First off I want to point out the term "fresh". While some containers might keep milk from spoiling for longer, it may not taste as nice.
Several things might be why:
1.) Plastics leach flavor and odor into the milk. Cardboard cartons are also lined with plastic, not wax since about the 1940s. I would say this is likely the biggest impact-- I've always found plastic containers make drinks and food taste downright funky.
Plastic milk jugs are made of high-density polyethylene. The FDA considers this material safe, but just because something is safe doesn't mean it doesn't impart a flavor.
Study from Journal of Dairy Science showing glass having least effect on taste:
"...overall, the development of water off-taste occurred least in
glass containers and most often in high density polyethylene
2.) Glass bottles feel colder. Ice cold milk tastes better(fresher) to most people.
The thing is, it's not actually colder while in the fridge. Glass has a higher thermal conductivity than most plastics. That means heat can transfer through it faster than plastic. The second law of thermodynamics demands equilibrium, so while your hand makes the milk hotter, the glass of milk makes your hand colder. Because of glass's higher thermal conductivity, it does this faster than plastic and we sense the glass as being colder.
So while it's not -actually- colder and wouldn't keep the milk from spoiling for longer, it would affect our perception of how cold it is and therefore also the taste.
Packaging of milk varies so a thicker glass bottle might also keep the milk colder while it's sitting on the counter vs most thin plastic milk jugs. There are a lot of variables with packaging so it really depends on what you're comparing.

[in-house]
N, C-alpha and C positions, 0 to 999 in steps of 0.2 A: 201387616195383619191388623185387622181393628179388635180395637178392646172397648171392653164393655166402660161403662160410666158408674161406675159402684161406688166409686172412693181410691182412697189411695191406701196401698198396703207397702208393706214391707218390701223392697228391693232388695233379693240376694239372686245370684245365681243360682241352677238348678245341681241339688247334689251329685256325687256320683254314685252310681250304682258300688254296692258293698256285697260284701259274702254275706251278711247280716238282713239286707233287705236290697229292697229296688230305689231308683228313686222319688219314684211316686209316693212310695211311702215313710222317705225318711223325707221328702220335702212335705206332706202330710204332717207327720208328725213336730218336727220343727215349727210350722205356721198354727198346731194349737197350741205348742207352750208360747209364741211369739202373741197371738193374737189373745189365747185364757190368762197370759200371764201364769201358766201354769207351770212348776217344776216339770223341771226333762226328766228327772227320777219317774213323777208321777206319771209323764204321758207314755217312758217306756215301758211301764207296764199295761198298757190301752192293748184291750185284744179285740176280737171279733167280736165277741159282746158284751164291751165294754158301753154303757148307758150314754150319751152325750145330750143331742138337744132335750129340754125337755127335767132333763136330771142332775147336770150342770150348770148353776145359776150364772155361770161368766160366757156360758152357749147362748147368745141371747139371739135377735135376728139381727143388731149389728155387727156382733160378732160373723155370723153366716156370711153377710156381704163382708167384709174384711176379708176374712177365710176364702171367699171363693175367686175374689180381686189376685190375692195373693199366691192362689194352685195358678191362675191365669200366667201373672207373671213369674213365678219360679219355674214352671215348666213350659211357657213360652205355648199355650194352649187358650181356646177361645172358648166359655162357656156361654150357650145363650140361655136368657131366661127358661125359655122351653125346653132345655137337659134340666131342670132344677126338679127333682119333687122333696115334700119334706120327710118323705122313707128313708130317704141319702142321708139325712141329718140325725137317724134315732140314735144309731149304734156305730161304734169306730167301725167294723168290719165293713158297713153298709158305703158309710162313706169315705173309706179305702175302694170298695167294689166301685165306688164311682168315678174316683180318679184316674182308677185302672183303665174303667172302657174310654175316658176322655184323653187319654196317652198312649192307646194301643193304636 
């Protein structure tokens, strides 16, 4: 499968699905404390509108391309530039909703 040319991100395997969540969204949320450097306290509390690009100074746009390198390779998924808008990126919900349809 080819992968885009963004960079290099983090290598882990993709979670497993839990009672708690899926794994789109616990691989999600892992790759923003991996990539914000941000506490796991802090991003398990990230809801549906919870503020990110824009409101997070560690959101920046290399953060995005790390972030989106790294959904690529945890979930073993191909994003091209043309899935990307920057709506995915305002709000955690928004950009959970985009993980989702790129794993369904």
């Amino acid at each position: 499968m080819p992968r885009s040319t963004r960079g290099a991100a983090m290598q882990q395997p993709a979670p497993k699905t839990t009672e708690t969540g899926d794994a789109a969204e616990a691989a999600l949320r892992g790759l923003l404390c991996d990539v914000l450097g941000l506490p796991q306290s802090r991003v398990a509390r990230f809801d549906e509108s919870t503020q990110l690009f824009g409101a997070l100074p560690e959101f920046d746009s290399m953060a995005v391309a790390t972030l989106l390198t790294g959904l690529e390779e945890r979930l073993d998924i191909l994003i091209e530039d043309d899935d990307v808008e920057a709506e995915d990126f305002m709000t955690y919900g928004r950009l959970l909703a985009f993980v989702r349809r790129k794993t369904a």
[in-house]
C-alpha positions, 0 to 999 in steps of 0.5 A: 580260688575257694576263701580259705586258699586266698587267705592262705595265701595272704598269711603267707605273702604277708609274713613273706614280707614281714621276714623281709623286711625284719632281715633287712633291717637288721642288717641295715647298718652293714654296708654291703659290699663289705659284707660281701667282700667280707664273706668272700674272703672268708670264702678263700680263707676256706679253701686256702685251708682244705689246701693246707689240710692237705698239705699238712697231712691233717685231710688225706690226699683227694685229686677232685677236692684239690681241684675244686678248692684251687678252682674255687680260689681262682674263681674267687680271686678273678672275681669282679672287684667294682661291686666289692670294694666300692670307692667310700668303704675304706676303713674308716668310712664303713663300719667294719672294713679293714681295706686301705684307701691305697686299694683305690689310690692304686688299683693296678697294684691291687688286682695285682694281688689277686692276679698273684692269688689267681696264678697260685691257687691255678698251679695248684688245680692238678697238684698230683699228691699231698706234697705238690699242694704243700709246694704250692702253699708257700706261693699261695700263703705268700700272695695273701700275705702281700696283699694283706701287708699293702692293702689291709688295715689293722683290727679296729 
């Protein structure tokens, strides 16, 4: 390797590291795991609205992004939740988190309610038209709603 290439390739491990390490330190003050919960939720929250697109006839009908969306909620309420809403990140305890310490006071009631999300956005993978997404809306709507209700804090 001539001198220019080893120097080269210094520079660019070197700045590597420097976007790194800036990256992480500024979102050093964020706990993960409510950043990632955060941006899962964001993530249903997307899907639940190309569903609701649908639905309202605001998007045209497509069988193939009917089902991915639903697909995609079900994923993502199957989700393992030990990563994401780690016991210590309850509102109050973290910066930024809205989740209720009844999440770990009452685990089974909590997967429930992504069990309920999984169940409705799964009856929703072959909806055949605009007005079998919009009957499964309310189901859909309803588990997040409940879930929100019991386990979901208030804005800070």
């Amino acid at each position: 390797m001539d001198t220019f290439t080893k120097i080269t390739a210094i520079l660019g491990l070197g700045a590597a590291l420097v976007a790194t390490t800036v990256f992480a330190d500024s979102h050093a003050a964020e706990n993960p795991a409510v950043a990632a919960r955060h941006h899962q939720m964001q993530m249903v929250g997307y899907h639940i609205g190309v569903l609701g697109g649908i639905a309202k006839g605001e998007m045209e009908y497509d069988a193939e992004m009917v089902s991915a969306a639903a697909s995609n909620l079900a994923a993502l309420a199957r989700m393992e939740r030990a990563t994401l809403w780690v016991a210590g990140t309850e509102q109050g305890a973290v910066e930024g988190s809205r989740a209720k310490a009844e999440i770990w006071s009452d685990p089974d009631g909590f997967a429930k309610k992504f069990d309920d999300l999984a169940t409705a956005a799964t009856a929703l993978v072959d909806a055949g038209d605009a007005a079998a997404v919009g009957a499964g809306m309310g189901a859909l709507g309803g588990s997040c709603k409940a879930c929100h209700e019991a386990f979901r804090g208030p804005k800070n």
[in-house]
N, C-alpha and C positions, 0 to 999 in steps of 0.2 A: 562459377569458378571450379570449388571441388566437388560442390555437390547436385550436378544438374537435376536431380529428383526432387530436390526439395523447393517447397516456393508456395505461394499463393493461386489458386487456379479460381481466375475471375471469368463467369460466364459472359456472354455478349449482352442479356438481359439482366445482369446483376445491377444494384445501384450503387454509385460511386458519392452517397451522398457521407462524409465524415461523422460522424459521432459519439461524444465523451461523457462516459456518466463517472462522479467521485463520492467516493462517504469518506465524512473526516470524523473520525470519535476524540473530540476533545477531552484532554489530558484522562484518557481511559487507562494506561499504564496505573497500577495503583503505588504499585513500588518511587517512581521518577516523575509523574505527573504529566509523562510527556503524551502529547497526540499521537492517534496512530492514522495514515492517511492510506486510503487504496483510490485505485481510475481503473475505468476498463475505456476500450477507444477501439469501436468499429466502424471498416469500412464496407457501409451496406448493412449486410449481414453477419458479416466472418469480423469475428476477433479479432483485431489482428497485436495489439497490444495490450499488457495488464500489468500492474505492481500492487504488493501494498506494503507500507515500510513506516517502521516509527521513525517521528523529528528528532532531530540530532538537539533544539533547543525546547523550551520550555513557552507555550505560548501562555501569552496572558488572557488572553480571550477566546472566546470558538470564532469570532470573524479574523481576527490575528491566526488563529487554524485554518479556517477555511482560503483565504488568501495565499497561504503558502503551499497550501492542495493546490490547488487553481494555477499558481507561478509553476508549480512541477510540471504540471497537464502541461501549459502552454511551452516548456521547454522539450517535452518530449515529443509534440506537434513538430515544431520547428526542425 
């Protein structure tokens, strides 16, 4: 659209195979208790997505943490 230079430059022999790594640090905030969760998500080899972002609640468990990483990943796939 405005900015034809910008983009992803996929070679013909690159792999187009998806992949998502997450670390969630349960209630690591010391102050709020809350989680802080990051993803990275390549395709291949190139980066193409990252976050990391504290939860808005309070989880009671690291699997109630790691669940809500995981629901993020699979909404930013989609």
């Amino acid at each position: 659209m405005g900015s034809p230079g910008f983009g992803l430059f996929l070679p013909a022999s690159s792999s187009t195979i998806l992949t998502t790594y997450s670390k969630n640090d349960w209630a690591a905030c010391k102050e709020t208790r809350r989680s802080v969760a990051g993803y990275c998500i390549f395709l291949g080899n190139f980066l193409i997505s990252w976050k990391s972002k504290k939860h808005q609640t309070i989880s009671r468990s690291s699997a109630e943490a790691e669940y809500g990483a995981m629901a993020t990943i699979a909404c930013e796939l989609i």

3.) Oxygen Permeability: Glass has no O2 permeability whereas most plastics do.
Starting in 1937 the Methylene Blue Dye Reduction Test used to be one of the main statutory tests for checking if milk was bad by checking how much oxygen is present in the milk. This lets you know how much aerobic bacteria is in the milk (bacteria that requires oxygen). This is actually a science experiment you can do yourself. While we do have newer, better tests for handling milk in bulk refrigeration these days, it's important to note for a long time this was a large part of measuring milk quality.
4.) It just takes time to process, test, and ship milk. You mentioned it yourself-- usually to get a glass bottle you have to get it from a dairy, something local and closer to home. So it hasn't traveled as far.
Also, while it's not legal everywhere, some people will sell raw milk in glass bottles so there isn't even time wasted processing or testing the milk. However, raw milk goes bad faster. Still, some people might prefer the taste while it's still good. Processing is done to kill bad bacteria(so it's not a bad thing), but it does take time that eats into shelf life. Milk delivered to you may only be a few hours old. The processing itself can effect the flavor of the milk. Processing plants can hold milk for up to 3 days.
5.) In many areas, the companies that bottle with glass are the ones that are making higher quality milk in the first place. Glass is expensive, and usually only people who are willing to pay more for higher quality milk are going to be the same ones who pay for a higher quality bottle. Glass bottles are good for the environment and so some people are willing to pay more for that. Refillable glass uses about half as much energy vs plastic counterpart. Note here that glass doesn't automatically mean "better milk".
6.) The way food looks affects our perception of taste.
In a 1980 study, subjects were blindfolded and asked to tell whether
the beverage they were drinking was flavored orange. Only one in five
could. But when they were allowed to see what they were drinking, each
of them identified the orange flavor. And when a lime-flavored drink
was colored orange, nearly half of respondents thought it was flavored
You also see this with high-end restaurants-- they put a lot of value in how the food is plated, going as far as using a ruler to get a perfectly straight line, and wiping up small drips to make the food look perfect. Our vision influences our taste.
Since most glass is translucent and most plastic containers are not, there's a good chance this influences taste as well.